Typically, if a will or trust is challenged, it happens after a person dies.
But as life spans grow longer and wealth accumulates among the aging, beneficiaries are increasingly seeking to secure inheritances while settlors are still alive.
The result? A marked rise in trust and estate litigation questioning mental capacity pre-death.
Faced with such challenges, Sumner Redstone — the former chair and controlling shareholder of Viacom and CBS Corp. — called on Loeb & Loeb’s Trust and Estate Litigation team to protect and preserve his advance health care directive and the estate plan he established to govern his fortune and legacy.
Mr. Redstone, an American businessman born in 1923 and a noted philanthropist who’s lived a long and distinguished life, sought an order from the Superior Court of the State of California to confirm the validity of modifications he made to the plan.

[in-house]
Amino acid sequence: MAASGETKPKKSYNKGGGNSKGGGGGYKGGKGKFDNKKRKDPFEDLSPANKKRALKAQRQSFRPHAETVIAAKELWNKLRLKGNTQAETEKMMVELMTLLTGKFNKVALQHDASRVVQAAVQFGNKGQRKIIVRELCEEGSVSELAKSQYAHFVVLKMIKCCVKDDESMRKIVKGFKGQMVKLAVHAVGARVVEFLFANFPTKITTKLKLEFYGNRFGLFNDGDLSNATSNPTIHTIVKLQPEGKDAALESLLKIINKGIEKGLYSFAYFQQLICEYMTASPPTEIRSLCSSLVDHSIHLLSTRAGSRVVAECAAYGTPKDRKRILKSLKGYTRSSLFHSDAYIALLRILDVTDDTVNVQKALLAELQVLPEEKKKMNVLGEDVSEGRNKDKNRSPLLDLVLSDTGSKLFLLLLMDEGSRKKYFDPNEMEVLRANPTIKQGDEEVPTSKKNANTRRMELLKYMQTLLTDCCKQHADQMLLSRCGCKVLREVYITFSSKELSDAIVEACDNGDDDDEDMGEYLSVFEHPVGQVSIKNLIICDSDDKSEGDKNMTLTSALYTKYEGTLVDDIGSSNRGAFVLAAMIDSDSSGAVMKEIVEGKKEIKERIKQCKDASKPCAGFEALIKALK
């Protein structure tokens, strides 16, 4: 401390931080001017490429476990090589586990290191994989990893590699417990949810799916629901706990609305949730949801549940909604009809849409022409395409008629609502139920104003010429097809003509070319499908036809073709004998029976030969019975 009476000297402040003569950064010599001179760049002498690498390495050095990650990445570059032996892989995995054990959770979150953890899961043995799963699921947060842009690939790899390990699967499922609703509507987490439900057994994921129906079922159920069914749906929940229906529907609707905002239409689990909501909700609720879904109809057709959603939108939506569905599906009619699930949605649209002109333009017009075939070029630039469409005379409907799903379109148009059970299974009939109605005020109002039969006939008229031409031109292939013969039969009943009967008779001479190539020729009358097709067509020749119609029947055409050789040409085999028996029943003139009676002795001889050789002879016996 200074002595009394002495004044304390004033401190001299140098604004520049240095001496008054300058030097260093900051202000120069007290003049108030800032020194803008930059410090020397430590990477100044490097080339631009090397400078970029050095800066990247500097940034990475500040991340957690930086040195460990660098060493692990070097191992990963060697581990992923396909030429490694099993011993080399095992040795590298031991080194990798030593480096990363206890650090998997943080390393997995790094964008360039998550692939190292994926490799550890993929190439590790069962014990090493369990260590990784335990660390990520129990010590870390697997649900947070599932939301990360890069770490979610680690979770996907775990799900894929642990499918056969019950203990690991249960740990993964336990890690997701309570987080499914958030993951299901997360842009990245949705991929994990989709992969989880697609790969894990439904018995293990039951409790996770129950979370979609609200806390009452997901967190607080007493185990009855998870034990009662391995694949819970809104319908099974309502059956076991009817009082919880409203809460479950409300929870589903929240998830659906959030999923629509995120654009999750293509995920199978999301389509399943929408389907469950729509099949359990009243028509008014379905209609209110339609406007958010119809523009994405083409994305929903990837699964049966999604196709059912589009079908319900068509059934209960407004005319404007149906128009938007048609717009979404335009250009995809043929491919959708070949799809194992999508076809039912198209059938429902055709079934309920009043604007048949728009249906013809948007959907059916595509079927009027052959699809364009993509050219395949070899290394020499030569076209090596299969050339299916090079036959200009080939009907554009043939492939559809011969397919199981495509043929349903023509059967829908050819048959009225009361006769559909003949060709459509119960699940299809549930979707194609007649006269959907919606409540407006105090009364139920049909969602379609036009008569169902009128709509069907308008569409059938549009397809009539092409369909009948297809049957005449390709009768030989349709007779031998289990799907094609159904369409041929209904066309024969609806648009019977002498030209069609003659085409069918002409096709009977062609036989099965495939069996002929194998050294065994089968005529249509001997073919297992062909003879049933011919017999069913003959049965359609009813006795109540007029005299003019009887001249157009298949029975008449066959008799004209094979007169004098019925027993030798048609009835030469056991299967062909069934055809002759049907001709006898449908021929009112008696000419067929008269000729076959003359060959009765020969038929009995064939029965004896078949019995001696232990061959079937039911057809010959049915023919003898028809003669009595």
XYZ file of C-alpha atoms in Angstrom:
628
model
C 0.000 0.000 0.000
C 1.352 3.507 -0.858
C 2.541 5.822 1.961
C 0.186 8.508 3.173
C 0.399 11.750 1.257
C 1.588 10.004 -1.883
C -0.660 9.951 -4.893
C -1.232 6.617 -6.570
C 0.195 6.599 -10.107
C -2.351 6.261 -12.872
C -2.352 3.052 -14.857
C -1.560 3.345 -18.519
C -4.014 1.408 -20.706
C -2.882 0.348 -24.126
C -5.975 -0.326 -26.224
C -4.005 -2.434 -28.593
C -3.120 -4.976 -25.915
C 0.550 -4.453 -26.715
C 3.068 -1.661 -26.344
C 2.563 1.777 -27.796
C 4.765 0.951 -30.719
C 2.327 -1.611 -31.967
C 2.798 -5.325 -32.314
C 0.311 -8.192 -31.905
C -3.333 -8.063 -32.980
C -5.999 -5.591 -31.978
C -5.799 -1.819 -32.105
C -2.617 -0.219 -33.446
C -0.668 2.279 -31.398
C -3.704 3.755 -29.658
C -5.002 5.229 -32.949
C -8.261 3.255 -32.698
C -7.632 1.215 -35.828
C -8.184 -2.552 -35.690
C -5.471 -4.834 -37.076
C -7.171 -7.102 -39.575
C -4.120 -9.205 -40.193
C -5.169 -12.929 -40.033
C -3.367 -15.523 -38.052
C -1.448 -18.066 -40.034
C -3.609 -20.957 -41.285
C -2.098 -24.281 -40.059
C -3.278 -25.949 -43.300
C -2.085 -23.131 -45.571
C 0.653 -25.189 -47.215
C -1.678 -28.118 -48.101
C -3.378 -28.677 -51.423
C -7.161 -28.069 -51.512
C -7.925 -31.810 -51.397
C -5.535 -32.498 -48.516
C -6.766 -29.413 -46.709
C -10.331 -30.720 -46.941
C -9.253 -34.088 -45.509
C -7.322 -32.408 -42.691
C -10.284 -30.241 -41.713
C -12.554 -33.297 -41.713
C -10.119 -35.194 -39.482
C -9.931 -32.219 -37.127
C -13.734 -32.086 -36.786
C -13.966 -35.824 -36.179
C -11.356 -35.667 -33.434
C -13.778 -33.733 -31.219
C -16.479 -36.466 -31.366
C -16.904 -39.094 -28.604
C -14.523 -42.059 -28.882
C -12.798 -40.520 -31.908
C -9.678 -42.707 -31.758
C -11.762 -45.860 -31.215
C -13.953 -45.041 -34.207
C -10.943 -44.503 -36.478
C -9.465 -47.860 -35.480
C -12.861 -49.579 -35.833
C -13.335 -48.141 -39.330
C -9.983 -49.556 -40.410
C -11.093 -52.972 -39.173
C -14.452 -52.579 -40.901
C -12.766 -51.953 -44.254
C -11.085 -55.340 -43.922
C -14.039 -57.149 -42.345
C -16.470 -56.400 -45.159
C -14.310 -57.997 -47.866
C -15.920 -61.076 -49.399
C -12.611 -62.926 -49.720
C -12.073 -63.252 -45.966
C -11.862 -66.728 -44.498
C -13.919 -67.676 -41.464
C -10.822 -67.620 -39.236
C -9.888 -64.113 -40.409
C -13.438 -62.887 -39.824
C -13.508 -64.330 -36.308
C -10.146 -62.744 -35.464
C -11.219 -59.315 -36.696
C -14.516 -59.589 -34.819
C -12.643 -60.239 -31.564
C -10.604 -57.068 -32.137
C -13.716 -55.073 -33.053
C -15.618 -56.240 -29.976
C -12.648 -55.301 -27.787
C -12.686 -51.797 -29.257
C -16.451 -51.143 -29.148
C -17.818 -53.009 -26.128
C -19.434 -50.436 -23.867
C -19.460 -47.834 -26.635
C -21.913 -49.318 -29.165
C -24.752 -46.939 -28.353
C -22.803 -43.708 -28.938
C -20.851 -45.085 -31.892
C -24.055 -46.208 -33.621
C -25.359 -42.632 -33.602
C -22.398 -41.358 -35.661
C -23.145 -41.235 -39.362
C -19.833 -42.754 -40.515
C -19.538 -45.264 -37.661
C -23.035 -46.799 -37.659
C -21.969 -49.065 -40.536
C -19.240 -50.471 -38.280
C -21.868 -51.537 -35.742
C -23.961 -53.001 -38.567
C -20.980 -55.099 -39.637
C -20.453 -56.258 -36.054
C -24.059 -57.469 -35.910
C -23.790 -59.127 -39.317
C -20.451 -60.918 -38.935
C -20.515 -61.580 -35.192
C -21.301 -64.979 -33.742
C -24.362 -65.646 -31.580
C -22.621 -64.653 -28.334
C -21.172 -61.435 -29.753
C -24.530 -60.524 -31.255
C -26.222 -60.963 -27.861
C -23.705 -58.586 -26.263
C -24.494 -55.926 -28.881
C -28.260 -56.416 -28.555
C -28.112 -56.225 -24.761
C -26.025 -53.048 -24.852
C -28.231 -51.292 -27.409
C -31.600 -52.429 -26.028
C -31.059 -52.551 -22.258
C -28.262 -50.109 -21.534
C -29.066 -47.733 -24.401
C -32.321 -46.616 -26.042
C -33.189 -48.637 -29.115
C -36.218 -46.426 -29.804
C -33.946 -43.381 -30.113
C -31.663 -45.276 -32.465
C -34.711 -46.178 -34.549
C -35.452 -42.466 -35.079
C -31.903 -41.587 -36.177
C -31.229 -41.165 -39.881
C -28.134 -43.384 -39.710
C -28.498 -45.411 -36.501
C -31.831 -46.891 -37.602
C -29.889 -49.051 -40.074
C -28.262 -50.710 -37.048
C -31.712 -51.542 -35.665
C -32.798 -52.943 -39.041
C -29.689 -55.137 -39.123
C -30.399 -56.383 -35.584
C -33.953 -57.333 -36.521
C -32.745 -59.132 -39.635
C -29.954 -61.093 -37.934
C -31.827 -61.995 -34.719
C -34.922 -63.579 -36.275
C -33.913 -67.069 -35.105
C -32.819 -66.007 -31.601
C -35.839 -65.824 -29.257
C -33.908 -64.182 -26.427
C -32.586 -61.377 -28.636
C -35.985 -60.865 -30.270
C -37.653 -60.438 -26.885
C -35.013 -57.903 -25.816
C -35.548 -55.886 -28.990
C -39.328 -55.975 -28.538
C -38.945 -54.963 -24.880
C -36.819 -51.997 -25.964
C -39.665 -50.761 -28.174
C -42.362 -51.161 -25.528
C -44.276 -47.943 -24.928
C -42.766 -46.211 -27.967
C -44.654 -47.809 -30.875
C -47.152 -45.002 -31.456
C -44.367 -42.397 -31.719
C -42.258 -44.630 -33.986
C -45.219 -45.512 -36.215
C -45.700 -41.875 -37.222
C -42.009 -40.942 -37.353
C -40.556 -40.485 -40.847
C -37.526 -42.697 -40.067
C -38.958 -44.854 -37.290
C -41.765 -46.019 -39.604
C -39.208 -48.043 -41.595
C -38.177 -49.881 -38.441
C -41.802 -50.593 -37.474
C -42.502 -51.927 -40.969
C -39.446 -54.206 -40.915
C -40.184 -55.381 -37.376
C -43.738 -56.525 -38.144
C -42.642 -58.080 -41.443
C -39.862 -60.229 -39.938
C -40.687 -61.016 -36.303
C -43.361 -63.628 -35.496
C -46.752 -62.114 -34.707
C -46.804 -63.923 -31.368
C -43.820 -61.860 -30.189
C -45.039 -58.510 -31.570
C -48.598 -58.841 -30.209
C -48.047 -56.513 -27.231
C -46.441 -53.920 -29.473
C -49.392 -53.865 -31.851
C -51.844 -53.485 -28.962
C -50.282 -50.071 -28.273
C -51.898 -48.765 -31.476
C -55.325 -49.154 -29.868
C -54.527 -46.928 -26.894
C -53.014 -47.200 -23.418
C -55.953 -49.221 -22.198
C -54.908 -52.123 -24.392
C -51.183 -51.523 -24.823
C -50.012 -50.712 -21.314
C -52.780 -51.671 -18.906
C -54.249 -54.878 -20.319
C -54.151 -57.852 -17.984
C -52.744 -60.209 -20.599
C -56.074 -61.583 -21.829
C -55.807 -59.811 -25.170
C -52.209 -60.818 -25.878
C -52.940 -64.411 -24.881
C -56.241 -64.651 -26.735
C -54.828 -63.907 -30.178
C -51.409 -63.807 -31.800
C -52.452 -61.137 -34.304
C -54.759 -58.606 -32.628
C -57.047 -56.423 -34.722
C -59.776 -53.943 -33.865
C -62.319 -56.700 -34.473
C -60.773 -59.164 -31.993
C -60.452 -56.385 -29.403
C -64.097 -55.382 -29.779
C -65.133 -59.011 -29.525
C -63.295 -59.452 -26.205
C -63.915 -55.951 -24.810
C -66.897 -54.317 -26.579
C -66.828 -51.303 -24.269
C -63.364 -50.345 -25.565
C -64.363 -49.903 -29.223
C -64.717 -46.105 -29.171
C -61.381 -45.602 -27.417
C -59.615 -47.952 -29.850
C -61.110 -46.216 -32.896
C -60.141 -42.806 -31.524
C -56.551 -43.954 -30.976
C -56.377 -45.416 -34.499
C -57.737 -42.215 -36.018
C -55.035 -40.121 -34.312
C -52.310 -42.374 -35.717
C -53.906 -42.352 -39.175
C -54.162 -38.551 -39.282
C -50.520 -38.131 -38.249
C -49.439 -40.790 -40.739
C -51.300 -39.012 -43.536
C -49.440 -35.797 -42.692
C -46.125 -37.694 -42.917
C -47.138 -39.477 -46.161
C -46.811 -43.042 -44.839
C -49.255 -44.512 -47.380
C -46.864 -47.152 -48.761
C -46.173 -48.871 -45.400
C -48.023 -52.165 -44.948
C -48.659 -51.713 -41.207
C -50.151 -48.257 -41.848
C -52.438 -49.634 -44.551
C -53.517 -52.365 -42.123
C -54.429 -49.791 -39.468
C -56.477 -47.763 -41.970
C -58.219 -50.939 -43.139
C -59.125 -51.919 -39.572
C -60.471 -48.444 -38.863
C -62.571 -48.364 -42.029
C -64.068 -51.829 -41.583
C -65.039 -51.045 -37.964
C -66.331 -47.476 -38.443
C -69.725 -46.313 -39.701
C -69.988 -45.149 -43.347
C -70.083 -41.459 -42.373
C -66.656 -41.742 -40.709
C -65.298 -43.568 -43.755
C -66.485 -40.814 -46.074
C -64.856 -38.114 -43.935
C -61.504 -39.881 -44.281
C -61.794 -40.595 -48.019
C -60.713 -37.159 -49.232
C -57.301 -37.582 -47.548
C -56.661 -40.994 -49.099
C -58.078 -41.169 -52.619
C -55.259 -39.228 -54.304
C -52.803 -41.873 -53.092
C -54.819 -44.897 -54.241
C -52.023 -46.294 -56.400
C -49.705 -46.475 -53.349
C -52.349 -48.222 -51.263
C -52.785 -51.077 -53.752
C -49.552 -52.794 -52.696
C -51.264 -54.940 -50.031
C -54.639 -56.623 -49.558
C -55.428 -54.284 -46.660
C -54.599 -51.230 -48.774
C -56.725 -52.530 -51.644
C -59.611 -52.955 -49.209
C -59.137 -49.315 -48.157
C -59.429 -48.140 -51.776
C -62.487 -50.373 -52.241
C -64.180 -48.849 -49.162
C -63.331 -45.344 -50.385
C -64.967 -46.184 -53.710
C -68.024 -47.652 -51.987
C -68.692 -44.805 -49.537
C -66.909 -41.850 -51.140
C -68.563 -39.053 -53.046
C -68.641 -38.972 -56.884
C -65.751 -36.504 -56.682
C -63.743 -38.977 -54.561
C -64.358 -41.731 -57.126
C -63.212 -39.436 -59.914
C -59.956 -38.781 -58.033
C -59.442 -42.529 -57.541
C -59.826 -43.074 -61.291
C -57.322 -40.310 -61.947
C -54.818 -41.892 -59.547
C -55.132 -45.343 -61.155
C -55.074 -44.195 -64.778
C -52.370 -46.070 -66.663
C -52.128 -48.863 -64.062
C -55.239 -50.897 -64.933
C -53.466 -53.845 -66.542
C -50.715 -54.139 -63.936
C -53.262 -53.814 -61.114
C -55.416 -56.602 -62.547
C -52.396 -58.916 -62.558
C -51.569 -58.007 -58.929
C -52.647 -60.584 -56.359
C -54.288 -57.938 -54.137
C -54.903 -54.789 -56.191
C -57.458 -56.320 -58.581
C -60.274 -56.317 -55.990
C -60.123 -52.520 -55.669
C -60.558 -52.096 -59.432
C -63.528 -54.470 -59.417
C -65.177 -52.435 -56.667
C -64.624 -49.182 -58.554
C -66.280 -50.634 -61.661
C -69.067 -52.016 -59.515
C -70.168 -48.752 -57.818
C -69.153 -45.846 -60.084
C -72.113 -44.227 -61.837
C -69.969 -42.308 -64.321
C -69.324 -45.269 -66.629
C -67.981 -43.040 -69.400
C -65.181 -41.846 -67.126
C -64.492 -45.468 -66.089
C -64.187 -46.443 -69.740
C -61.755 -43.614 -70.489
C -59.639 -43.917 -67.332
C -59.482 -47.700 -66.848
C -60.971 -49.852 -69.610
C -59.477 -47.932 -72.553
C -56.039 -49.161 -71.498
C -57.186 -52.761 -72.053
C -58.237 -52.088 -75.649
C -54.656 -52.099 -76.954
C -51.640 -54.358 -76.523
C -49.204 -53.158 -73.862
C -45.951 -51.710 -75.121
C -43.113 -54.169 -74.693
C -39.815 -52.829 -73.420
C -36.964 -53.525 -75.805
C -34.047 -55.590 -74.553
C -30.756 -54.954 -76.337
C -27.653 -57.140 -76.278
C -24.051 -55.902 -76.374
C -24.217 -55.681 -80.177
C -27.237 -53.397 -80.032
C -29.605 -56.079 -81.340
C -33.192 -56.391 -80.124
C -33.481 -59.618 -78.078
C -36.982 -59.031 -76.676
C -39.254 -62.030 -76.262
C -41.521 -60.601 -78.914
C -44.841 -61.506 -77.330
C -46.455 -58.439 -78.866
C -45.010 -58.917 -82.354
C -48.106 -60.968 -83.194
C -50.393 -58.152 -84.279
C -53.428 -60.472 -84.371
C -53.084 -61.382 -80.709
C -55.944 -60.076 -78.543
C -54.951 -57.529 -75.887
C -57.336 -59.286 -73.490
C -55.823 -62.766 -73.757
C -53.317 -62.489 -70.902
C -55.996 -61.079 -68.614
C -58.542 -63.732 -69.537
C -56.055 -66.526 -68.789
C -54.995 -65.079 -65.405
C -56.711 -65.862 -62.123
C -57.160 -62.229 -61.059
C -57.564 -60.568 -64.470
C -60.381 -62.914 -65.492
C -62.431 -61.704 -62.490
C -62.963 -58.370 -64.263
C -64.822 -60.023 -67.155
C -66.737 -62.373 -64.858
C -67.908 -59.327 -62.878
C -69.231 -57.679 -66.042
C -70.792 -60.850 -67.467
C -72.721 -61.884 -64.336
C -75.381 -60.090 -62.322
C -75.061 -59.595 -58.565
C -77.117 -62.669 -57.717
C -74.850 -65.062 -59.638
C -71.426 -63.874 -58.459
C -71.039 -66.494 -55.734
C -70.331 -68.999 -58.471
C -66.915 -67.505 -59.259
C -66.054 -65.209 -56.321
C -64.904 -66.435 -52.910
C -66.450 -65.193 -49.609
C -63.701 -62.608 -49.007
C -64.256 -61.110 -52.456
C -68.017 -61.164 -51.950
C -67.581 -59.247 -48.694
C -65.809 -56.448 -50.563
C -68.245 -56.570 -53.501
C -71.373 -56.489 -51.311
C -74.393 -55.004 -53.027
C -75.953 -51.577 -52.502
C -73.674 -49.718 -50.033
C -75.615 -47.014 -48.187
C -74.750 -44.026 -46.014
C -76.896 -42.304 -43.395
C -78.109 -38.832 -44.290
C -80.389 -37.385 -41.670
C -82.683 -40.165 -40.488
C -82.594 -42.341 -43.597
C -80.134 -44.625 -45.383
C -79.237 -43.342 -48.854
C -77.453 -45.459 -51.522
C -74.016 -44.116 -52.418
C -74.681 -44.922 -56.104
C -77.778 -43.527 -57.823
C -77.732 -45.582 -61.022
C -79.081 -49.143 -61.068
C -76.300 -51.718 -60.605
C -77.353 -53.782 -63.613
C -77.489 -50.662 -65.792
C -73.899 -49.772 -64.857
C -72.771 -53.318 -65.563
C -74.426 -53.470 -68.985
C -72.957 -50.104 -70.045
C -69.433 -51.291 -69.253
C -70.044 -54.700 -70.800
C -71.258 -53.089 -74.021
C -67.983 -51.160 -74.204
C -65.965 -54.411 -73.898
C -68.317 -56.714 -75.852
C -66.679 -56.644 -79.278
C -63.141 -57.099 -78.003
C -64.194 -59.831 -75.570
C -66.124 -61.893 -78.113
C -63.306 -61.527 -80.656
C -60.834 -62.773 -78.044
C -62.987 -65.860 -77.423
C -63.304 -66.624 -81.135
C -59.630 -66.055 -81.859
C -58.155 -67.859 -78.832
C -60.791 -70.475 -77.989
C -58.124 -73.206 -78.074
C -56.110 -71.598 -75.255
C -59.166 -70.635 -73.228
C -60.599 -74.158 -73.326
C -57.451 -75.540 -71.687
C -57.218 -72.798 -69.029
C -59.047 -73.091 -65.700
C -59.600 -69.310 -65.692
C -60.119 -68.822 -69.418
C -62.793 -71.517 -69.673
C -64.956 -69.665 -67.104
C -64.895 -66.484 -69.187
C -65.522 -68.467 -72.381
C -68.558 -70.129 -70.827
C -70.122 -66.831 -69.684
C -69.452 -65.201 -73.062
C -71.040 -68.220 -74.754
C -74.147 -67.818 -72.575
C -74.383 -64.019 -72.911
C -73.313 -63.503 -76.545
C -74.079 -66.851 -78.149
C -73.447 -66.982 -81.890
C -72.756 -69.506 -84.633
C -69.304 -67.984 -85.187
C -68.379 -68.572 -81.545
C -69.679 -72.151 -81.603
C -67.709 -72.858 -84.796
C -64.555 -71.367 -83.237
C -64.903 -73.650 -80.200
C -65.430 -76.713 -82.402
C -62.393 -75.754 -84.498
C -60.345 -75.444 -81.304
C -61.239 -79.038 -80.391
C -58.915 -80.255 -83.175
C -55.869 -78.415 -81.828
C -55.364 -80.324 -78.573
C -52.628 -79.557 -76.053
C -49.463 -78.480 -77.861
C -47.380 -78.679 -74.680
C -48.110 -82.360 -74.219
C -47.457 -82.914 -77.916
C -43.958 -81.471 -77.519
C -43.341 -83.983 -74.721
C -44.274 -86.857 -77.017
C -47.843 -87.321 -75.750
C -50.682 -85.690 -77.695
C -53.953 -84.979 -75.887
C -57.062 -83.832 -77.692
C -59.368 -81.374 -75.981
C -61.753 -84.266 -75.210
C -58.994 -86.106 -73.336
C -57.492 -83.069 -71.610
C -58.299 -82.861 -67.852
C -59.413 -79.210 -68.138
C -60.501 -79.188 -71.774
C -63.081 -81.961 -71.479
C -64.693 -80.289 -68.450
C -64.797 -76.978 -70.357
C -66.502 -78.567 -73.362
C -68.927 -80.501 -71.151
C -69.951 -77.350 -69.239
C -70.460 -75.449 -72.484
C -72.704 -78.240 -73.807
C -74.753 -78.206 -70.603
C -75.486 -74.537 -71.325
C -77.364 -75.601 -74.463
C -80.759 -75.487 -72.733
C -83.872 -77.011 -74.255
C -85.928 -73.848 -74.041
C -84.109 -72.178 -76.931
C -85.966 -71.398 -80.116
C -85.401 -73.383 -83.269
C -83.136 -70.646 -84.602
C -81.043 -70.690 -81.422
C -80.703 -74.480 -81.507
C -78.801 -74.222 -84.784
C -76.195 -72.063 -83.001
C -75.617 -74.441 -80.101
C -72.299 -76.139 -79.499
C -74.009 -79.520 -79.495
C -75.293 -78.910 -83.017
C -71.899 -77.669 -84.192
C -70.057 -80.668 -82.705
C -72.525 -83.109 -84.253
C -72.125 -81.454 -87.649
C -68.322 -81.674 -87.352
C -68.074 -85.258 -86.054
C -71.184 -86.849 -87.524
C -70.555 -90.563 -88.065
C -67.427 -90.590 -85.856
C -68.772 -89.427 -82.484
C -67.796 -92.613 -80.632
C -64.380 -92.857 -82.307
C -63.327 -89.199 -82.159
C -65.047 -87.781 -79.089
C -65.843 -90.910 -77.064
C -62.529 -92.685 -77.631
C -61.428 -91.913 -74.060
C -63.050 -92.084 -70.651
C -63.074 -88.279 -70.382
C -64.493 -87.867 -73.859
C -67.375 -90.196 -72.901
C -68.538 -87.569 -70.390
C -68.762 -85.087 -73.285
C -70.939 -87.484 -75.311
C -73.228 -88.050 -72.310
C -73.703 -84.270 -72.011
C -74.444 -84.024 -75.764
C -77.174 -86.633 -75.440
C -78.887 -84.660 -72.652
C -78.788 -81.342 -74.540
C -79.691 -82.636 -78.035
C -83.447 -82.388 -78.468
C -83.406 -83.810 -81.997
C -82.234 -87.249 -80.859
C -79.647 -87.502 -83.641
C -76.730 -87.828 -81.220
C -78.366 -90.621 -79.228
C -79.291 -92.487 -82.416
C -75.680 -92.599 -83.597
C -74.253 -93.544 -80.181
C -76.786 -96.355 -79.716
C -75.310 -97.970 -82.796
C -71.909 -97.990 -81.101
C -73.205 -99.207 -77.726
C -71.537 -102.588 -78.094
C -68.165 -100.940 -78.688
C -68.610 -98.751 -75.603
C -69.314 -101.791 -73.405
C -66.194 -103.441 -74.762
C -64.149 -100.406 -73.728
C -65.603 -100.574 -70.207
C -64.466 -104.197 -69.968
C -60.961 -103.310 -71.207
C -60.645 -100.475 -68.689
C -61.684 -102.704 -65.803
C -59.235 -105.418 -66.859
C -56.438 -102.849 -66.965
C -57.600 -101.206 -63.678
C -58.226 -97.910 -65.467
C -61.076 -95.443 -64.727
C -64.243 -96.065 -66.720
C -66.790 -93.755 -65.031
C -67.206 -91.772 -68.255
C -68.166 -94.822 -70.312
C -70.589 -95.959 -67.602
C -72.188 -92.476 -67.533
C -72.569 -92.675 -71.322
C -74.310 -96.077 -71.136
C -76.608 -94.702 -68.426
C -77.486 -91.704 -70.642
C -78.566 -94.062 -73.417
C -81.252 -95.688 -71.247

An ugly and very public legal battle ensued, questioning Mr. Redstone’s mental competency. The yearslong litigation not only required the Loeb team to handle sensitive trust and estate issues, it also required attention to personal health and private matters — all under intense public scrutiny.
An onslaught of legal actions fueled provocative headlines that riveted both Hollywood and Wall Street.
Opposing counsel boldly proclaimed to the press that “fifteen minutes should be more than enough” to establish that Mr. Redstone lacked sufficient mental capacity to execute his estate planning documents.
They were wrong.